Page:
I understand that for some, digital health still might be a bitter pill, but the promise of techno-medical mumbo jumbo is bold and transformative. That being said, in my opinion, the “secret sauce” to digital health might be a bit outside the conventional “drug development” methodology -- both in logistics and psychology. Therefore, I thought it would be fun to take a page out of IBM’s Watson playbook. IBM recently used “cognitive ...

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The costs of fertility preservation in cancer treatment I have fertility on my mind -- and it’s definitely not personal. And it’s really fertility preservation that has me thinking. I recently completed the manuscript of my 10th book -- a text for oncology care providers about the provision of psychosocial care to young adults with cancer . Writing the book was at times frustrating due to the paucity of research and ...

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I recently began a rotation at the hospital as one of the night float interns. As part of this responsibility, I manage the care for approximately fifty patients each night. Day after day, I perform the same routine in preparation for the night ahead: Grab my stethoscope and pager, claim one of the code pagers, pick up a time sheet to fill in the nightly team to-do’s and mentally prepare ...

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Top stories in health and medicine, November 24, 2014From MedPage Today:

  1. Does an IUD and Family History Boost RA Risk? Current use of an intrauterine device (IUD) was associated with an important biomarker of future rheumatoid arthritis risk among women with a family history of the disease.
  2. Pricey Generics Draw Senate Scrutiny. Robert Frankil, RPh, was dismayed when a customer ...

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It didn’t seem like my college-age patient Quincy had any idea what was in store when I entered the exam room. “Hi Dr. Rifkin,” he said with a warm smile as I sat next to him. Quincy (not his real name) had been my pediatric patient for years. I didn’t delay. “Hi Quincy. I’m afraid I have some terrible news. Your lab work came back -- you’re HIV-positive.” His head went back slightly. ...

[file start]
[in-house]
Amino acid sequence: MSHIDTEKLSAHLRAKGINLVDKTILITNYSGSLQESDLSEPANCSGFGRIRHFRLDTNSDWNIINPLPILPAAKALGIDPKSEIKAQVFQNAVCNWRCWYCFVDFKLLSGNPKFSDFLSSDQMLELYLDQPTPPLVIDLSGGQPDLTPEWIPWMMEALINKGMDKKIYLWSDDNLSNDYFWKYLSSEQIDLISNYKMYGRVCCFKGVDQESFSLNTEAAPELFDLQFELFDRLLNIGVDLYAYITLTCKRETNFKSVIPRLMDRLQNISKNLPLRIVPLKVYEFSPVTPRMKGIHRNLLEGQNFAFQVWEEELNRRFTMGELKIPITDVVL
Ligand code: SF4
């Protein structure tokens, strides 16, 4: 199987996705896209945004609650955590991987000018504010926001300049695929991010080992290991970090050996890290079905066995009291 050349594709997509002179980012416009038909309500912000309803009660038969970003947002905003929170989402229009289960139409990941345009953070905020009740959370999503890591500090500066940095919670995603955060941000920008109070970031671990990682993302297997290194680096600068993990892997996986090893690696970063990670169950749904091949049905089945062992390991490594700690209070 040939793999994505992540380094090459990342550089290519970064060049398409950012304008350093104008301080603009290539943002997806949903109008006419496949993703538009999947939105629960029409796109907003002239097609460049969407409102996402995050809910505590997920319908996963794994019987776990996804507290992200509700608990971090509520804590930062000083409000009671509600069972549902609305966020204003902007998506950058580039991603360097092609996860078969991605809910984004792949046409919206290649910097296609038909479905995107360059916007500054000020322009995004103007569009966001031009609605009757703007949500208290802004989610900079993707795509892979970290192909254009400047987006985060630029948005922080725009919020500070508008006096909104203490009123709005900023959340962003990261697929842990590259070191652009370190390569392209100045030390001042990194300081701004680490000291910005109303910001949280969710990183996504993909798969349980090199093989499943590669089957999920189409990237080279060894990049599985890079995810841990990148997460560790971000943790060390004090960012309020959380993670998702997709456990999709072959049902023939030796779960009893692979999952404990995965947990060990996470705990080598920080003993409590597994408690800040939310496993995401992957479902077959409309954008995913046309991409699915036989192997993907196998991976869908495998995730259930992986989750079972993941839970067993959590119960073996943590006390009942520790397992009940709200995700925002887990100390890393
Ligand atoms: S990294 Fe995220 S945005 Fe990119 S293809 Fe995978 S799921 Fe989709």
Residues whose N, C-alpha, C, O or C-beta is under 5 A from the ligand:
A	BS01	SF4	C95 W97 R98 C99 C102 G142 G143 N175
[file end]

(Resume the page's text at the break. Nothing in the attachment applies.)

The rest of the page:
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Four months ago, a 44-year-old woman was referred to me by her audiologist and ENT for acute deafness of the right ear. She is a healthy woman without any past medical history and was not on any medication. Her otolaryngologist (ENT) could not find any physical reason for the patient’s acute unilateral deafness, including a negative CT scan. She was being referred to me to determine if there was an ...

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The policy known as meaningful use was designed to ensure that clinicians and hospitals actually used the computers they bought with the help of government subsidies. In the last few months, though, it has become clear that the policy is failing. Moreover, the federal office that administers it is losing leaders faster than American Idol is losing viewers. Because I believe that meaningful use is now doing more harm than good, I ...

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Since the first day of medical school, I was in breathless anticipation of my third year. I came to Harvard with a background in creative writing and the big draw of medicine for me lay in its compendium of human stories. In college, I volunteered at local hospitals where my primary responsibility was to go knock on patients’ doors and keep them company for a little while. This was awesome. Few ...

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(Dis)comfort measures Close to midnight and Tonya is somnolent, lying on an emergency department (ED) stretcher and not in her own bed at home. The change in location alters the fairy tale quality of the word somnolent from sleepy or drowsy to one that's more sinister and worrisome. Especially when Tonya is dying of brain cancer, a single mother of thirty-four, a hospice patient now ...

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What will future of medicine look like? Start here.What will future of medicine look like? Start here. Excerpts from The Guide to the Future of Medicine. Enormous technological changes are heading our way. If they hit us unprepared, which we are now, they will wash away the medical system we know and leave it a purely technology–based service without personal interaction. Such a complicated system should not ...